Stephen Dowling, writing for the BBC, has an article about the transient nature of the Internet and how so much of what was posted in the first ten years just isn’t there anymore.
If Brewster Kahle hadn’t set up the Internet Archive and started saving things – without waiting for anyone’s permission – we’d have lost everything.
. . .
“It’s not only the early material. Most of the internet is not being stored,” he says.
“The Internet Archive first started archives pages in 1996. That’s five years after the first webpages were set up. There’s nothing from that era that was ever copied from the live web.” Even the first web page set up in 1991 no longer exists; the page you can view on the World Wide Web Consortium is a copy made a year later.
The article also mentions the shift from tangible media to electronic media in terms of what we have in our private collections — email and pictures and whatnot. Almost none of that is going to be gathered by archivists. It notes that the British Archives, for example, has collected a lot of letters between people. MySpace recently lost years of music and photos. Google Plus is gone.
This isn’t entirely new or different. There are huge gaps in historical records, and I imagine future historians are going to have a wealth of material regardless of how much we lose. In the early days of television, they didn’t necessarily keep tapes of the broadcasts. But, I was put in mind of Harold Innis’ Empire and Communications. I’ve only read pieces of it, so take my descriptions and Wikipedia pastings with a grain of salt.
[He] argued that the “bias” of each medium either toward space or toward time helps determine the nature of the civilization in which that medium dominates. “Media that emphasize time are those that are durable in character such as parchment, clay and stone,” he writes in his introduction. These media tend to favour decentralization. “Media that emphasize space are apt to be less durable and light in character, such as papyrus and paper.” These media generally favour large, centralized administrations. Innis believed that to persist in time and to occupy space, empires needed to strike a balance between time-biased and space-biased media.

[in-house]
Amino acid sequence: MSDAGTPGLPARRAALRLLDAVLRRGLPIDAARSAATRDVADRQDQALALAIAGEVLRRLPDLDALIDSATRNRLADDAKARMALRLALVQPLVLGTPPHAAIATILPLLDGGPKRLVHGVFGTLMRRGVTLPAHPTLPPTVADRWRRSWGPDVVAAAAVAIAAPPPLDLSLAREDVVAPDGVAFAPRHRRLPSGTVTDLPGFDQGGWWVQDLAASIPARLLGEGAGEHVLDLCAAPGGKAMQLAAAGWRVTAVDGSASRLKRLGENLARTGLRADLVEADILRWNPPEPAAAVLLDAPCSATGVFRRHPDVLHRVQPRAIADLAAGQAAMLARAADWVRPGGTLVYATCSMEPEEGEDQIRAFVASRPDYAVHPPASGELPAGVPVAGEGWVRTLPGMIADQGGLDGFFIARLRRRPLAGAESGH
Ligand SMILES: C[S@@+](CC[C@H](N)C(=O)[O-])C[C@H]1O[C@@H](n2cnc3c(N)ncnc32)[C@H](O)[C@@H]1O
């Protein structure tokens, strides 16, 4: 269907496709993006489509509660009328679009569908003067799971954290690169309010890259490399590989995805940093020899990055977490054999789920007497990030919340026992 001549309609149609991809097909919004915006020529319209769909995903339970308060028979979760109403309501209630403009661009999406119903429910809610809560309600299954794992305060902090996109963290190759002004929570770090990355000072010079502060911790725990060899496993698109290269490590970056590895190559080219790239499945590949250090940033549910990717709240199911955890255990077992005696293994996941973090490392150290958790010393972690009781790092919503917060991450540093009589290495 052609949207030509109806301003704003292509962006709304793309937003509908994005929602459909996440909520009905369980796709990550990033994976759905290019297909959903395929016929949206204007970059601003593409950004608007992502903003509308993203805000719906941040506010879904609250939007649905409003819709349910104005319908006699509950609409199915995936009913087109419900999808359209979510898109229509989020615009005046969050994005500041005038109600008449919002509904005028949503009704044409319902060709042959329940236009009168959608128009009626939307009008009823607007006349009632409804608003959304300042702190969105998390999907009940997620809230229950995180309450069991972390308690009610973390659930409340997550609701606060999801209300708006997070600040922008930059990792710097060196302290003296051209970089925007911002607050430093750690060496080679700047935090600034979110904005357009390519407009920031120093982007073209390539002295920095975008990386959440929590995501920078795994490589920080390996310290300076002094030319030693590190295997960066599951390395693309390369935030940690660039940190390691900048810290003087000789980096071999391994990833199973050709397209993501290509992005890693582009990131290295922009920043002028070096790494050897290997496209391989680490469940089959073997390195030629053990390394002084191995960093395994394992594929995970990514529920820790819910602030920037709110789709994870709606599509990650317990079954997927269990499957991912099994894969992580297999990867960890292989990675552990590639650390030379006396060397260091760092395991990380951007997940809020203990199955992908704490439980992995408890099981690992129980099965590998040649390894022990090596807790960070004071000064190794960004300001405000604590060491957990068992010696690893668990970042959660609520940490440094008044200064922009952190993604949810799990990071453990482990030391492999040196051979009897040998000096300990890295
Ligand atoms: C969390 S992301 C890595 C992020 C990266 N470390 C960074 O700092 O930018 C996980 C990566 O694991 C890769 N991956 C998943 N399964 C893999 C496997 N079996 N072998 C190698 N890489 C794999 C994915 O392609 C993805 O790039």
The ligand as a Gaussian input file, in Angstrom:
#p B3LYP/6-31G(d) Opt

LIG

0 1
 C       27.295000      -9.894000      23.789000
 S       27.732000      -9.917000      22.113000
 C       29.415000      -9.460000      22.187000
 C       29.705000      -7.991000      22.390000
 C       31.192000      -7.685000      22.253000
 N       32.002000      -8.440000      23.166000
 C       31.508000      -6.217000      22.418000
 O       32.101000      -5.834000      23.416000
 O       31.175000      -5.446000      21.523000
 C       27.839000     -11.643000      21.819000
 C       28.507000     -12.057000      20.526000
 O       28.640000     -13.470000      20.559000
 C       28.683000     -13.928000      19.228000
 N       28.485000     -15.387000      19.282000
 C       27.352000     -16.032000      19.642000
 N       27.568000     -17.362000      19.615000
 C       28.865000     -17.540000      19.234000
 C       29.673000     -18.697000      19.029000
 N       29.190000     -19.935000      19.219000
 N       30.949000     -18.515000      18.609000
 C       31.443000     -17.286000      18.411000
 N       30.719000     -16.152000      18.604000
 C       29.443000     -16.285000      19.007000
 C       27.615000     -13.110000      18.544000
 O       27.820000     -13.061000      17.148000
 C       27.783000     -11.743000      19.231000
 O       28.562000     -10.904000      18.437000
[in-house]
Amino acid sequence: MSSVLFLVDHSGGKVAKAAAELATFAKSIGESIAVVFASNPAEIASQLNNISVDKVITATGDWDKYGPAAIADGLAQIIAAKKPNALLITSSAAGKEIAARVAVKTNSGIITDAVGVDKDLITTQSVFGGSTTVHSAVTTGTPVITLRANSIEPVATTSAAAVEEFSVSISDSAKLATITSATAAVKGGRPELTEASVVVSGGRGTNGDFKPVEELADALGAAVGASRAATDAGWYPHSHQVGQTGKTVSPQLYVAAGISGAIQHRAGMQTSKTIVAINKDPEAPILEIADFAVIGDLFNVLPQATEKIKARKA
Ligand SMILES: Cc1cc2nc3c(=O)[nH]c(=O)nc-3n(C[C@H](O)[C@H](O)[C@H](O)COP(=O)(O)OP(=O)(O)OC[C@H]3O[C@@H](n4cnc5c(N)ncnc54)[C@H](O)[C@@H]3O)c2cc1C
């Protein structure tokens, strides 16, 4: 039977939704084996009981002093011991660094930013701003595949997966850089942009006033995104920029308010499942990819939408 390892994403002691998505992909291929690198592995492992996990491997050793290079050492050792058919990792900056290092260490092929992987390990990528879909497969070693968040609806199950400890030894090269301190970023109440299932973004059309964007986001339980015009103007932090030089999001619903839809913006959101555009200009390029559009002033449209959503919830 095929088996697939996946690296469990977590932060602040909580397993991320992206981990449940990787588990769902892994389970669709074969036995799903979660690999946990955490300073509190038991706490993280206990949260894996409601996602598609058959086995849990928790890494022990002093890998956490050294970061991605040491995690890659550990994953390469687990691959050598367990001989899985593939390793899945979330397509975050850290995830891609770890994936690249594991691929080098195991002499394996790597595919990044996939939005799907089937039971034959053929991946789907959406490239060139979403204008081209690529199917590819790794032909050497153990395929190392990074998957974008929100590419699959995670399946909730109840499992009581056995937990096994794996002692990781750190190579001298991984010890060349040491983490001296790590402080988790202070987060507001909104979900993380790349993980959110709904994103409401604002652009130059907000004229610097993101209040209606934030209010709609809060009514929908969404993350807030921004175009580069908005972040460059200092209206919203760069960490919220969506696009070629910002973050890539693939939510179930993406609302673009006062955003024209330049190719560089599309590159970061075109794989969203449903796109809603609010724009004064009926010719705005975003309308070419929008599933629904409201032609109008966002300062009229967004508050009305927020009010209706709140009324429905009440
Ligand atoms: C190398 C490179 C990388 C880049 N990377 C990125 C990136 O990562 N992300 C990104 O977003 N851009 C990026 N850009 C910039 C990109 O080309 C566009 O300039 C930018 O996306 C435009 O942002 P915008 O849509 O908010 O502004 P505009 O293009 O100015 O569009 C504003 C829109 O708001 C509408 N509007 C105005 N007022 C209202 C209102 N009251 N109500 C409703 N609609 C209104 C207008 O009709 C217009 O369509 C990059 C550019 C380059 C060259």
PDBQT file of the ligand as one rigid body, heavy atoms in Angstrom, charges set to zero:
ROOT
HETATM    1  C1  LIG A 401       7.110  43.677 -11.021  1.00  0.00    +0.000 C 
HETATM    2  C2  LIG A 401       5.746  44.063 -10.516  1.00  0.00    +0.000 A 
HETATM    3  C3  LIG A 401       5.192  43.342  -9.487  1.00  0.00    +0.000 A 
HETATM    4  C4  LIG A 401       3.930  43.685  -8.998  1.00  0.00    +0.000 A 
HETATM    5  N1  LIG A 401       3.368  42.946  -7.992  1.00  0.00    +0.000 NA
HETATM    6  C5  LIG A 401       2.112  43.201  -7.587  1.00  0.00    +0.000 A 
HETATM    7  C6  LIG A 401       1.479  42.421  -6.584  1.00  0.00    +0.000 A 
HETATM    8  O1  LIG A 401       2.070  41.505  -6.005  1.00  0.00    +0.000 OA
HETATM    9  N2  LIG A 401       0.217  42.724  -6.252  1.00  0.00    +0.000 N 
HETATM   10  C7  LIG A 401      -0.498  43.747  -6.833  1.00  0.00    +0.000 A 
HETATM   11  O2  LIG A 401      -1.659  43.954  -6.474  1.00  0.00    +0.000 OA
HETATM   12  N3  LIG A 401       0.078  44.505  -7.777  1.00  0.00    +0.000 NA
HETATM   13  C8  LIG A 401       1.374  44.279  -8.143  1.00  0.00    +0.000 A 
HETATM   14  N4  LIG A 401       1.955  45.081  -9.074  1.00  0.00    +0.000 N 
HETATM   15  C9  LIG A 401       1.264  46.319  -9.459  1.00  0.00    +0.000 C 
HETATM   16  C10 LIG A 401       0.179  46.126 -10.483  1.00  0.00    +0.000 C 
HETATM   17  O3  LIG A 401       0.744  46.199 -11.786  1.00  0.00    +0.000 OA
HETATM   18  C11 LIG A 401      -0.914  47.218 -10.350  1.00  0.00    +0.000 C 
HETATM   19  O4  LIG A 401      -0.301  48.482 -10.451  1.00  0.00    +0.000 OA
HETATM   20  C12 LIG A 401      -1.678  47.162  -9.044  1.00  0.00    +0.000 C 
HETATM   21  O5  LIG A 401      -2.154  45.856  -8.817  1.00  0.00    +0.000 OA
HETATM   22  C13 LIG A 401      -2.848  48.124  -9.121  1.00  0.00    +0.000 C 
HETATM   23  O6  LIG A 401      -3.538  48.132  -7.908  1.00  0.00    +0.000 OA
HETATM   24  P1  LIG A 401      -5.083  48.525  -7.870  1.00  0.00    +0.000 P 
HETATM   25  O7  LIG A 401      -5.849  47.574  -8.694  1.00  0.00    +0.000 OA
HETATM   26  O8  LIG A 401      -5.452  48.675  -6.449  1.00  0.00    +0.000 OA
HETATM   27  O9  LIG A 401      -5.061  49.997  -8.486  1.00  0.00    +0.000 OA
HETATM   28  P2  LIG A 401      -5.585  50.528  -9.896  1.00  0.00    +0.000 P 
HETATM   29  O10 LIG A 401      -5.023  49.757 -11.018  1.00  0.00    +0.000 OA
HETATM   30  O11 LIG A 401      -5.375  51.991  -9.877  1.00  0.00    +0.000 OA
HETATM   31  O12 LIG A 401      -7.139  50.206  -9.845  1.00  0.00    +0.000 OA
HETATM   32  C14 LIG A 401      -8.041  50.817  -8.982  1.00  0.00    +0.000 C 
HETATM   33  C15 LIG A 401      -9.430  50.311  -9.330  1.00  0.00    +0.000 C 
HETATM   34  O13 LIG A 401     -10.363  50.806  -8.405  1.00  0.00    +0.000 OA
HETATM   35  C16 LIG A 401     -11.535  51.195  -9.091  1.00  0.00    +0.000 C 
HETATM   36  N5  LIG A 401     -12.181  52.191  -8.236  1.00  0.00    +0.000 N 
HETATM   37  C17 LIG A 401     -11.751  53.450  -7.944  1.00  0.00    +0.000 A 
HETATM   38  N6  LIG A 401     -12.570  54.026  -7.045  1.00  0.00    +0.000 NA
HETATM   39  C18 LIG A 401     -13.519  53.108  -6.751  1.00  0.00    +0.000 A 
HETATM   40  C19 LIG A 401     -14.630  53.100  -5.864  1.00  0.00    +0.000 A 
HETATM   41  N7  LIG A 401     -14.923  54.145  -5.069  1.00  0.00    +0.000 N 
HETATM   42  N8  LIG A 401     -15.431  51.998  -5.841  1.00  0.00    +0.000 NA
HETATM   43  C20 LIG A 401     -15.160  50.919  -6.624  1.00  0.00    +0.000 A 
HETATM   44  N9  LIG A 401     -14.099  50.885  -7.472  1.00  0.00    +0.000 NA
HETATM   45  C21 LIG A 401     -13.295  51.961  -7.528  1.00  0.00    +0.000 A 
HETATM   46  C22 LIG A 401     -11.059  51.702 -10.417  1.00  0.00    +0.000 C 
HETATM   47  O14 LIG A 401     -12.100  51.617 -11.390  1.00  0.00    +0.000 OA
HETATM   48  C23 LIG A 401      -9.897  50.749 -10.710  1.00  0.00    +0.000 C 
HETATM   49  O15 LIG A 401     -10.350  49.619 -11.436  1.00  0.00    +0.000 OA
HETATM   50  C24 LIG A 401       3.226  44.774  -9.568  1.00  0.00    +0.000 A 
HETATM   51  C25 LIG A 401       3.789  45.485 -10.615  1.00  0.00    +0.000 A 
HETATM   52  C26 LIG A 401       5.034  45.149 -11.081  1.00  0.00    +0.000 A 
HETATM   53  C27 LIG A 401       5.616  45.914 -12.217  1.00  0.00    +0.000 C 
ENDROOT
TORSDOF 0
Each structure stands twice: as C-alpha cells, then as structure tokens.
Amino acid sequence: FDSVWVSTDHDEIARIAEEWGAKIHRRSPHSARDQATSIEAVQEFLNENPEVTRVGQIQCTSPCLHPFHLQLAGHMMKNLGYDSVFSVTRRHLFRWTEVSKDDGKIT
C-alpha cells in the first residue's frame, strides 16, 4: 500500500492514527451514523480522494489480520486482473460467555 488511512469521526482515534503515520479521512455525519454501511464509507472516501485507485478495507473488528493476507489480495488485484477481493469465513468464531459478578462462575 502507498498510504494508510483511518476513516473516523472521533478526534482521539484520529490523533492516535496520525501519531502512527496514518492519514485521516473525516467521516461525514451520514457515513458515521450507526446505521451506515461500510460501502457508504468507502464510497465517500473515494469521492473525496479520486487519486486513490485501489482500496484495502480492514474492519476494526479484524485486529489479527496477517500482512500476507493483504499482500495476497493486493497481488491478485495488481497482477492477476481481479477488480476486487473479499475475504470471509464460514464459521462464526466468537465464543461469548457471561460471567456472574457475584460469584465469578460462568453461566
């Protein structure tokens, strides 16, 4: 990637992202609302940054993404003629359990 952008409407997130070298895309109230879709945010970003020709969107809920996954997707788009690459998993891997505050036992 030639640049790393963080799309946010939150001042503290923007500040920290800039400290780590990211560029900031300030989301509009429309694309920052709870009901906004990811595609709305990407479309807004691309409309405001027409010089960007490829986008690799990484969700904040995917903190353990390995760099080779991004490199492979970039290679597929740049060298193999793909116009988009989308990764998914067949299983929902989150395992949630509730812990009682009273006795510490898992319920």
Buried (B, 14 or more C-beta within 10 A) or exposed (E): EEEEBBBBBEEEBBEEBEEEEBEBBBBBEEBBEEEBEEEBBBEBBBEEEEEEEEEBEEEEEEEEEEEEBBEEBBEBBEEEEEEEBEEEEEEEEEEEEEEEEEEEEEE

What we have now in electronic communications do not emphasize time. With the Internet, we have an ephemeral media that almost entirely negates space. “While time-biased media favour stability, community, tradition and religion, space-biased media facilitate rapid change, materialism, secularism and empire. . . . [S]ocieties that depend on space-biased media . . . tend to favour abstract thought and control over space. They have little regard for tradition and when compared with oral societies, their ways of thinking are apt to be more rational, linear and impersonal.”
I’m not sure I entirely buy Innis’ theories, but he was a smart guy, so there is probably something to this. Our preferred communications are going to shape our culture and politics. If Innis is right, we’ll tend toward more rapidly changing, materialistic, secular society governed in a centralized, imperial manner. Right now, it feels as if things are splintering, not centralizing. But, that could be the old power structures giving way before centralized structures develop. Or maybe it’s all a bunch of hooey and things will stay more or less the same.